A randomized, double blind trial of severe COVID-19 determined that there were fewer “serious infections” in tocilizumab patients. Details regarding the nature of these infections are unclear (Stone). Industry-sponsored randomized trials have not found a difference in the risk of “serious” secondary infections when compared to placebo. These include COVACTA and EMPACTA (Salama, Rosas). In the former study, the majority of participants received glucocorticoids (~80%) whereas in the latter only 20-30% of participants received glucocorticoids. The RECOVERY Trial (a large multicenter public sector trial) did not find differences in “excess deaths from other infections” among patients who received tocilizumab. Another randomized trial in patients with moderate-to-severe COVID who were not intubated did not find a difference in secondary infections (Hermine). In India, the COVINTOC trial (open label) recently reported no differences in infections between treatment arm and standard of care (Soin).
Some observational studies of tocilizumab under real-work conditions have also found no increased risk of secondary infections (Ignatius, Campochino et al., Eur J Int Med 2020), while others have found a substantially elevated risk of infection, including some autopsy proved bacterial infections (Kimmig, Guaraldi).
We identified few investigations of the potential risk of secondary infections associated with short term corticosteroid use for the treatment COVID-19. The median duration of dexamethasone in the RECOVERY trial was seven days and no increases in other infections were reported (Horby*).
Indirect Effects of the COVID-19 Pandemic on Vaccination
Stay-at-home orders intended to reduce the transmission of SARS-CoV-2 and concerns about acquiring SARS-CoV-2 in health care settings had the indirect of effect of reducing the rate of administration of routine vaccinations, at least in the early phase of the pandemic (Lassi*). Vaccination rates for bacterial pneumonia, tetanus-diphtheria-pertussis, and shingles among Medicare beneficiaries over the age of 65 declined by 25% to 62% compared with the corresponding period in 2019, reaching a low point in mid-April 2020 and recovering slowly in between May and July 2020 (Hong*). While national vaccination coverage among US kindergarteners was high for the 2019-20 school year, despite most schools shifting to virtual learning in the spring due to the COVID-19 pandemic, the CDC authors caution that disruptions caused by the pandemic are likely to reduce vaccination coverage for the 2020-21 school year (Seither*).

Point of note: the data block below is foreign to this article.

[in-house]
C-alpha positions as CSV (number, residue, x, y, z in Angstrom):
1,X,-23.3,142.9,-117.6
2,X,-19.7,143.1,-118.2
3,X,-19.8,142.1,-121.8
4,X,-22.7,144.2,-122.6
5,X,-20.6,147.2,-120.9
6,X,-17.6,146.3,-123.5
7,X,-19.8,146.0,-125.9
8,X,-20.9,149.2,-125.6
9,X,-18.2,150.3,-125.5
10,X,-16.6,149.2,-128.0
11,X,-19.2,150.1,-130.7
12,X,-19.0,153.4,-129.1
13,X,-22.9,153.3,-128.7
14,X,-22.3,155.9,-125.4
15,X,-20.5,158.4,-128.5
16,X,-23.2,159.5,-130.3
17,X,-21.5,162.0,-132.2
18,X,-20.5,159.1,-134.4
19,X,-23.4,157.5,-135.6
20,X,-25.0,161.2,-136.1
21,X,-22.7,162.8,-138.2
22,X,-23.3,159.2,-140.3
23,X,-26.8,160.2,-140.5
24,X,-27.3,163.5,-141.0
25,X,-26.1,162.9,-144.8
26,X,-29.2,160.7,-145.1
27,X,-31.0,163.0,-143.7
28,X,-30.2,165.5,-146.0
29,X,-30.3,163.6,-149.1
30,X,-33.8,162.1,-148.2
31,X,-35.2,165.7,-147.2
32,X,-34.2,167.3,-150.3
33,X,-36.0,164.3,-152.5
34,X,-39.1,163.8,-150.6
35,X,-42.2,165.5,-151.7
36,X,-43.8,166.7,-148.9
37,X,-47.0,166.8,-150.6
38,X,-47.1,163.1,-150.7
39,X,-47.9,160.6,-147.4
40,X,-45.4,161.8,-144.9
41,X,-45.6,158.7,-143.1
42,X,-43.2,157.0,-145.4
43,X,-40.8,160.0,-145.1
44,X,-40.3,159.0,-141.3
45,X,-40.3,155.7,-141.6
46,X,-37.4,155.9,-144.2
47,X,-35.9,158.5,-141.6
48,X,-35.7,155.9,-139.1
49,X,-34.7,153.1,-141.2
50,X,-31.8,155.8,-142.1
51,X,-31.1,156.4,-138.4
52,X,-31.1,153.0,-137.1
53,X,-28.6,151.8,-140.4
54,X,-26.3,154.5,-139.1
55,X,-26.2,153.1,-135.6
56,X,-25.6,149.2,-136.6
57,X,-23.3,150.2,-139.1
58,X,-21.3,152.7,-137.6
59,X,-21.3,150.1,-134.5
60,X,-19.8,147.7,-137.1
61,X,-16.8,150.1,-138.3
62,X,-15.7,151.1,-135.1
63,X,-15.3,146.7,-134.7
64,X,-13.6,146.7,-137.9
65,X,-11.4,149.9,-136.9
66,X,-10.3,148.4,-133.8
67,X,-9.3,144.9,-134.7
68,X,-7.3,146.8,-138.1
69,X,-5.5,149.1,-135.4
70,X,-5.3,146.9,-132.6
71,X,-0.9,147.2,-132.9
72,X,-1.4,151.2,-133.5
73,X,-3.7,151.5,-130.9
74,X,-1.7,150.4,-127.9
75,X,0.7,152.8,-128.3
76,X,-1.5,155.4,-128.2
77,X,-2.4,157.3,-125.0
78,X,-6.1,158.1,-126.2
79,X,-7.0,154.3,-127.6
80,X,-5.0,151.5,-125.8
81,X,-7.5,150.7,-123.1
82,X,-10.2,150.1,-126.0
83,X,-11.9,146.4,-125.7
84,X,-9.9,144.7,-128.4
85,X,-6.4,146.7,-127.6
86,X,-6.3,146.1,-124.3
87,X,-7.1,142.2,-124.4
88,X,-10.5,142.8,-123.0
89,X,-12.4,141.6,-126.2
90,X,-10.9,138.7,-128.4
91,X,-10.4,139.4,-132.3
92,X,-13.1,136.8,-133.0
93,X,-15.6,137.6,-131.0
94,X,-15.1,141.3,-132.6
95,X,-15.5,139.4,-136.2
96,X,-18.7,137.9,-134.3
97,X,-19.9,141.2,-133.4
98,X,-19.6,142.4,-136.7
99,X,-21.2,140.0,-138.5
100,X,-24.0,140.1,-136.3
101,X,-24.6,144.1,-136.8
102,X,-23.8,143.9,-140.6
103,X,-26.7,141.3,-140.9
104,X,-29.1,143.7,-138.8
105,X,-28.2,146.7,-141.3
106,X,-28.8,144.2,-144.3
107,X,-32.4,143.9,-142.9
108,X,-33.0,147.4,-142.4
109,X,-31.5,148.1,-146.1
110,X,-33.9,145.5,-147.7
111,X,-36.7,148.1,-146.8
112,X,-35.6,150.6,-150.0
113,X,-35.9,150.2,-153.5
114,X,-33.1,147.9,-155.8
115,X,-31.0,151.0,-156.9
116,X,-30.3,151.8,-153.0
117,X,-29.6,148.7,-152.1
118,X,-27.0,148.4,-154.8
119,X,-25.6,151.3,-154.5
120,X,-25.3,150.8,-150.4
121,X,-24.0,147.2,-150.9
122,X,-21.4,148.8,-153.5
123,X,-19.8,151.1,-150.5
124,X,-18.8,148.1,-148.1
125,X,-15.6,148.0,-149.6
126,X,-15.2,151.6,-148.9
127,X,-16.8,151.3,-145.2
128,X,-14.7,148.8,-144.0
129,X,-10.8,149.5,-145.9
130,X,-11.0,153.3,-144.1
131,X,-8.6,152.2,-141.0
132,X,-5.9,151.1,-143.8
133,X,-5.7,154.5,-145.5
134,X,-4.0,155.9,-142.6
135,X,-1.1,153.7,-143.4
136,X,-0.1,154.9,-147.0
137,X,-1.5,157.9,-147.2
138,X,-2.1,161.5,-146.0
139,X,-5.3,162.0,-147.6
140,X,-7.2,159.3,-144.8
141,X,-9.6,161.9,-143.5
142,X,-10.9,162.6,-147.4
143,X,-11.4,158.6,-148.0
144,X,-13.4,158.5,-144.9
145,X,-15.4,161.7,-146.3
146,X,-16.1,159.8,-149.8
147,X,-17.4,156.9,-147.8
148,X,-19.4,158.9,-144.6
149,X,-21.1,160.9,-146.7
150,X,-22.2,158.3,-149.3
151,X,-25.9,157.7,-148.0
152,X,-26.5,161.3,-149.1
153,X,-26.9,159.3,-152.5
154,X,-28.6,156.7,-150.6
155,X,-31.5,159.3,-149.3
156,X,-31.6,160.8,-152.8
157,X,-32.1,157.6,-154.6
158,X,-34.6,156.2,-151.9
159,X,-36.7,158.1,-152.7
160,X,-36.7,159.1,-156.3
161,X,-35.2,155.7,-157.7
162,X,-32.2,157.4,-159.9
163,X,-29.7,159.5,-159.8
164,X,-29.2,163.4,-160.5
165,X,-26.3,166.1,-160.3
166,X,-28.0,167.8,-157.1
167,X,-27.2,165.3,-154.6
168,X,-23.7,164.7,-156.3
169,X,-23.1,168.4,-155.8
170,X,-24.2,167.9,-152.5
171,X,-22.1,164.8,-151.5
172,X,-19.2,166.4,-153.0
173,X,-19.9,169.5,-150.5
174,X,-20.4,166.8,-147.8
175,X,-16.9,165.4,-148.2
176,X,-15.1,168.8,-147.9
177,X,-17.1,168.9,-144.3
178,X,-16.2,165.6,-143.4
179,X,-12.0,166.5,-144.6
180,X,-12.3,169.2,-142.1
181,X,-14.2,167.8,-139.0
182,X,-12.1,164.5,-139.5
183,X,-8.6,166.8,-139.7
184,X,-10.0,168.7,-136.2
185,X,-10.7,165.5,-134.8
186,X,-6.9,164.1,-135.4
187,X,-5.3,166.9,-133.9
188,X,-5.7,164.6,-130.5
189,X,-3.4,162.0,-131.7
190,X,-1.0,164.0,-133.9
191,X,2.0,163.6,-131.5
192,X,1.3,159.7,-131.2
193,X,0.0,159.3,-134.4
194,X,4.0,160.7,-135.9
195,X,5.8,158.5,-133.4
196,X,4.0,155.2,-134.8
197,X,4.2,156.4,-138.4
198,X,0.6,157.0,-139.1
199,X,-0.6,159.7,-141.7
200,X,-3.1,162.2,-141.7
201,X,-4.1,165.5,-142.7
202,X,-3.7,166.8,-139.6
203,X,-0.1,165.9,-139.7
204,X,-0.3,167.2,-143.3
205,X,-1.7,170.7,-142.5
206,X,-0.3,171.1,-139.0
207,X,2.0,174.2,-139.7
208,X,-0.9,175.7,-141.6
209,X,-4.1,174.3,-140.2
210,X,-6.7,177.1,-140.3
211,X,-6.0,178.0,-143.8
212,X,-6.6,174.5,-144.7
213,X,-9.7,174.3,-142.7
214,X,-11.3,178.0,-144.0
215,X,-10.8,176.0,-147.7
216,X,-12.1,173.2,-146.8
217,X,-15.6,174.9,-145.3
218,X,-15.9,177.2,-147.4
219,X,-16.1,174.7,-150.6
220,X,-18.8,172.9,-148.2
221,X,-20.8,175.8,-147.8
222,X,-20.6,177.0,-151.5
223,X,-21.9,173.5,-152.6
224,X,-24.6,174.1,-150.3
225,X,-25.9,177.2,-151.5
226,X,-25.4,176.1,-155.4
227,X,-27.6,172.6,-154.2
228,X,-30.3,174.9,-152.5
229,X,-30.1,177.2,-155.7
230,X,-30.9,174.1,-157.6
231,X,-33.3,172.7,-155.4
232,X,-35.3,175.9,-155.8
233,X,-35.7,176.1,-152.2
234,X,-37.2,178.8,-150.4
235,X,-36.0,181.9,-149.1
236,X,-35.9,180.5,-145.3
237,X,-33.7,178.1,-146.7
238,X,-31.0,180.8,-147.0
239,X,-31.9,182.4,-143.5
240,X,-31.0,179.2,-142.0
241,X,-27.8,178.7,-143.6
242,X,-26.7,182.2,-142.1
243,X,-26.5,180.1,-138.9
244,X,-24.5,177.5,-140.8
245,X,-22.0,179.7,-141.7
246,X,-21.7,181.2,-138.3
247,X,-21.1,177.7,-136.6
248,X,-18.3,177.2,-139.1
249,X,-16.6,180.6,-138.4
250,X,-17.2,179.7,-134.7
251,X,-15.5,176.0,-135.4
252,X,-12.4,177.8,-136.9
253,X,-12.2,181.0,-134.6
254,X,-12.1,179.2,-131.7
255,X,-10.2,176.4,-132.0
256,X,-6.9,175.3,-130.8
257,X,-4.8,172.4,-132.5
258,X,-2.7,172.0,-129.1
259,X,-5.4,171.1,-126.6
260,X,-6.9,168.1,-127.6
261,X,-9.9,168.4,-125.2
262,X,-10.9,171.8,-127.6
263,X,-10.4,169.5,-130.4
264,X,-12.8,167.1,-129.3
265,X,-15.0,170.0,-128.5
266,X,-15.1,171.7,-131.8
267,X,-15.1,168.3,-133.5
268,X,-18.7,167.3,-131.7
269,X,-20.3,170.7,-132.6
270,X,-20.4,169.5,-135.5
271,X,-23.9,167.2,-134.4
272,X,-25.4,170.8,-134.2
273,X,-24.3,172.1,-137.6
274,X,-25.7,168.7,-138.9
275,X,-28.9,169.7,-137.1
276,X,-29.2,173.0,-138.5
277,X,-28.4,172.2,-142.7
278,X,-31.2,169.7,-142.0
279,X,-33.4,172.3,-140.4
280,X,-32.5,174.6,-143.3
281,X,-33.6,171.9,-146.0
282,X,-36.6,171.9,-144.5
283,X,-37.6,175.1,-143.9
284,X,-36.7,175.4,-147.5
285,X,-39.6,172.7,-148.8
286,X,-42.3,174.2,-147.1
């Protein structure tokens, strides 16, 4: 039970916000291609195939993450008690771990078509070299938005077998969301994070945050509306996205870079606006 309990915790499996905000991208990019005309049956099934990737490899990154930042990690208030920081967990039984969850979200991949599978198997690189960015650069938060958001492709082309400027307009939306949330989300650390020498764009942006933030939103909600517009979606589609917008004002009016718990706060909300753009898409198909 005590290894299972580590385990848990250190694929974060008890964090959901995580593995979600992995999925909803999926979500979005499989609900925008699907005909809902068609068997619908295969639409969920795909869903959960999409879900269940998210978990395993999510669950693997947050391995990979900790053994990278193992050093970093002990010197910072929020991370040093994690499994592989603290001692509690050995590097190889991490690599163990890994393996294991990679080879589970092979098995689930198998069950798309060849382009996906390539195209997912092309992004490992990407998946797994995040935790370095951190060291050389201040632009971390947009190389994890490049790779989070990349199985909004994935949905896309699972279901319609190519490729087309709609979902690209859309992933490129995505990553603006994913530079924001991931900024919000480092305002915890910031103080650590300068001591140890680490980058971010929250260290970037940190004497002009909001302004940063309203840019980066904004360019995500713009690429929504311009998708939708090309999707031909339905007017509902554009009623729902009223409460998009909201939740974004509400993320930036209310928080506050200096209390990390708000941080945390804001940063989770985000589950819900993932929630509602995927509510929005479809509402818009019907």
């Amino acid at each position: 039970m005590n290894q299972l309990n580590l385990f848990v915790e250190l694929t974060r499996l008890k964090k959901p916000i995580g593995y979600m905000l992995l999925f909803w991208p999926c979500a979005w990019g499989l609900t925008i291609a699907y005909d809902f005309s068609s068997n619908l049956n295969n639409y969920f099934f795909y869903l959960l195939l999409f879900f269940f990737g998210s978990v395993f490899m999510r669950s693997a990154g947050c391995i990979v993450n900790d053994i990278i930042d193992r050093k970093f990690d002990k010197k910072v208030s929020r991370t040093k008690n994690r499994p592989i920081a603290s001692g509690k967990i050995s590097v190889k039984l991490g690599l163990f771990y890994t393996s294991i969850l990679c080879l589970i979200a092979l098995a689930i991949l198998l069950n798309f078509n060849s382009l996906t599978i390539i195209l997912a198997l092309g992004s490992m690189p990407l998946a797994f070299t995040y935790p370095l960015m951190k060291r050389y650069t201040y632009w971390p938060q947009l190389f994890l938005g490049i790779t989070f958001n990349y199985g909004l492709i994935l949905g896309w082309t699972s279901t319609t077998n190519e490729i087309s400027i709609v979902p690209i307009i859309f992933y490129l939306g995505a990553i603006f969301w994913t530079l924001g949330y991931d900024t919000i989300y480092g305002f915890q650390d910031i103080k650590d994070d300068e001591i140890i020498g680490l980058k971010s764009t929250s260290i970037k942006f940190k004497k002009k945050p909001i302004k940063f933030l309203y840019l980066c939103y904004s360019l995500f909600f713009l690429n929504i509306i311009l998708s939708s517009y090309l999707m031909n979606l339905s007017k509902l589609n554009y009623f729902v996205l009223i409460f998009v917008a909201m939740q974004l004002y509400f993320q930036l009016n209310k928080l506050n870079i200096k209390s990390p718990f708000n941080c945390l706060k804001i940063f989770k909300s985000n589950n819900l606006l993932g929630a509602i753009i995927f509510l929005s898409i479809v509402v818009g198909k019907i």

Indirect Effects of the COVID-19 Pandemic on Other Respiratory Viruses
Widespread implementation of measures to prevent community transmission of SARS-CoV-2, including stay-at-home orders, physical distancing, use of facemasks, and other non-pharmaceutical interventions (NPI) appears to have had broad indirect effects on the transmission of other respiratory infections. Evidence from many settings has shown dramatically lower incidence of influenza, rhinovirus, enterovirus, and respiratory syncytial virus (RSV) infections following the implementation of NPIs to prevent SARS-CoV-2 compared to the same time period in years prior to the COVID-19 pandemic (Freeman*, Partridge*, Sherman*). An examination of temporal trends in the incidence of these infections indicates that they occurred at rates similar to previous years during the period immediately prior to the COVID-19 pandemic and declined rapidly following implementation of NPIs (Partridge*, Zhang*). Evidence from children’s hospitals indicates that declines in influenza, RSV, and hospitalization for lower respiratory infections have also declined substantially in children (Trenholme*).